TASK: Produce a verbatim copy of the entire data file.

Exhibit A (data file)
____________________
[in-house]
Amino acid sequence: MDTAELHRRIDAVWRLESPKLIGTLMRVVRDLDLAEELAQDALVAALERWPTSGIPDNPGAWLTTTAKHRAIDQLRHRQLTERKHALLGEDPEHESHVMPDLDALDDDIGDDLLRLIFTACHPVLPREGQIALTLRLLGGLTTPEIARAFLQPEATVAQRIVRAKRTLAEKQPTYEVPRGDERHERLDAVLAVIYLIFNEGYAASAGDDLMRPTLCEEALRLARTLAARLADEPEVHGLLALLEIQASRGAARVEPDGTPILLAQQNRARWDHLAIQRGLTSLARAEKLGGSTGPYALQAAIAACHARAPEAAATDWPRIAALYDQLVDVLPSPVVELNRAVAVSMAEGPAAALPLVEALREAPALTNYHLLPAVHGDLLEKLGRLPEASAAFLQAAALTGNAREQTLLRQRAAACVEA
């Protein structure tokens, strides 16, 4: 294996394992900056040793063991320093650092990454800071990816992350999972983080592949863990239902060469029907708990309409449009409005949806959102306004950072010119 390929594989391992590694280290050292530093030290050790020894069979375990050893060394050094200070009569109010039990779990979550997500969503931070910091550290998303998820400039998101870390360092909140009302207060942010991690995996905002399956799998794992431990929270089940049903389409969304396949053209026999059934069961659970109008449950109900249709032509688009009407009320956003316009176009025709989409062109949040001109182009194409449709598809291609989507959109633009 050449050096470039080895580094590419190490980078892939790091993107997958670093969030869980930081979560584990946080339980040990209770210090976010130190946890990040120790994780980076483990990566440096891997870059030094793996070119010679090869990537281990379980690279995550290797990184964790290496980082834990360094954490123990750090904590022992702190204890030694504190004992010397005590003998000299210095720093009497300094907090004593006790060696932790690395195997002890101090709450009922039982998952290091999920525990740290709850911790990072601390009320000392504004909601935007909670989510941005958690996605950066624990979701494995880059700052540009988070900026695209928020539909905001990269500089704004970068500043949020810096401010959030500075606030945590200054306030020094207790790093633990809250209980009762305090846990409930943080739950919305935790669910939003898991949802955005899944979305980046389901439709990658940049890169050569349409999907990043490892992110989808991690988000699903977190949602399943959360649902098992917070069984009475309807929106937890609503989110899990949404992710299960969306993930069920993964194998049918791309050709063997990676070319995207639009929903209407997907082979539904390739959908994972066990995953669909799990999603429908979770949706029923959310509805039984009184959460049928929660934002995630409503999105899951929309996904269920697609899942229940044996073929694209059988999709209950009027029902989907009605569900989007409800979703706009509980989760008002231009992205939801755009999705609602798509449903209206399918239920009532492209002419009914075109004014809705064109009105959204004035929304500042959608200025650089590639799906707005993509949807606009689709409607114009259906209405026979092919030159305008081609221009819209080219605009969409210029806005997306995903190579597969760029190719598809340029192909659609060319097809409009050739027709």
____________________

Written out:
[in-house]
Amino acid sequence: MDTAELHRRIDAVWRLESPKLIGTLMRVVRDLDLAEELAQDALVAALERWPTSGIPDNPGAWLTTTAKHRAIDQLRHRQLTERKHALLGEDPEHESHVMPDLDALDDDIGDDLLRLIFTACHPVLPREGQIALTLRLLGGLTTPEIARAFLQPEATVAQRIVRAKRTLAEKQPTYEVPRGDERHERLDAVLAVIYLIFNEGYAASAGDDLMRPTLCEEALRLARTLAARLADEPEVHGLLALLEIQASRGAARVEPDGTPILLAQQNRARWDHLAIQRGLTSLARAEKLGGSTGPYALQAAIAACHARAPEAAATDWPRIAALYDQLVDVLPSPVVELNRAVAVSMAEGPAAALPLVEALREAPALTNYHLLPAVHGDLLEKLGRLPEASAAFLQAAALTGNAREQTLLRQRAAACVEA
């Protein structure tokens, strides 16, 4: 294996394992900056040793063991320093650092990454800071990816992350999972983080592949863990239902060469029907708990309409449009409005949806959102306004950072010119 390929594989391992590694280290050292530093030290050790020894069979375990050893060394050094200070009569109010039990779990979550997500969503931070910091550290998303998820400039998101870390360092909140009302207060942010991690995996905002399956799998794992431990929270089940049903389409969304396949053209026999059934069961659970109008449950109900249709032509688009009407009320956003316009176009025709989409062109949040001109182009194409449709598809291609989507959109633009 050449050096470039080895580094590419190490980078892939790091993107997958670093969030869980930081979560584990946080339980040990209770210090976010130190946890990040120790994780980076483990990566440096891997870059030094793996070119010679090869990537281990379980690279995550290797990184964790290496980082834990360094954490123990750090904590022992702190204890030694504190004992010397005590003998000299210095720093009497300094907090004593006790060696932790690395195997002890101090709450009922039982998952290091999920525990740290709850911790990072601390009320000392504004909601935007909670989510941005958690996605950066624990979701494995880059700052540009988070900026695209928020539909905001990269500089704004970068500043949020810096401010959030500075606030945590200054306030020094207790790093633990809250209980009762305090846990409930943080739950919305935790669910939003898991949802955005899944979305980046389901439709990658940049890169050569349409999907990043490892992110989808991690988000699903977190949602399943959360649902098992917070069984009475309807929106937890609503989110899990949404992710299960969306993930069920993964194998049918791309050709063997990676070319995207639009929903209407997907082979539904390739959908994972066990995953669909799990999603429908979770949706029923959310509805039984009184959460049928929660934002995630409503999105899951929309996904269920697609899942229940044996073929694209059988999709209950009027029902989907009605569900989007409800979703706009509980989760008002231009992205939801755009999705609602798509449903209206399918239920009532492209002419009914075109004014809705064109009105959204004035929304500042959608200025650089590639799906707005993509949807606009689709409607114009259906209405026979092919030159305008081609221009819209080219605009969409210029806005997306995903190579597969760029190719598809340029192909659609060319097809409009050739027709």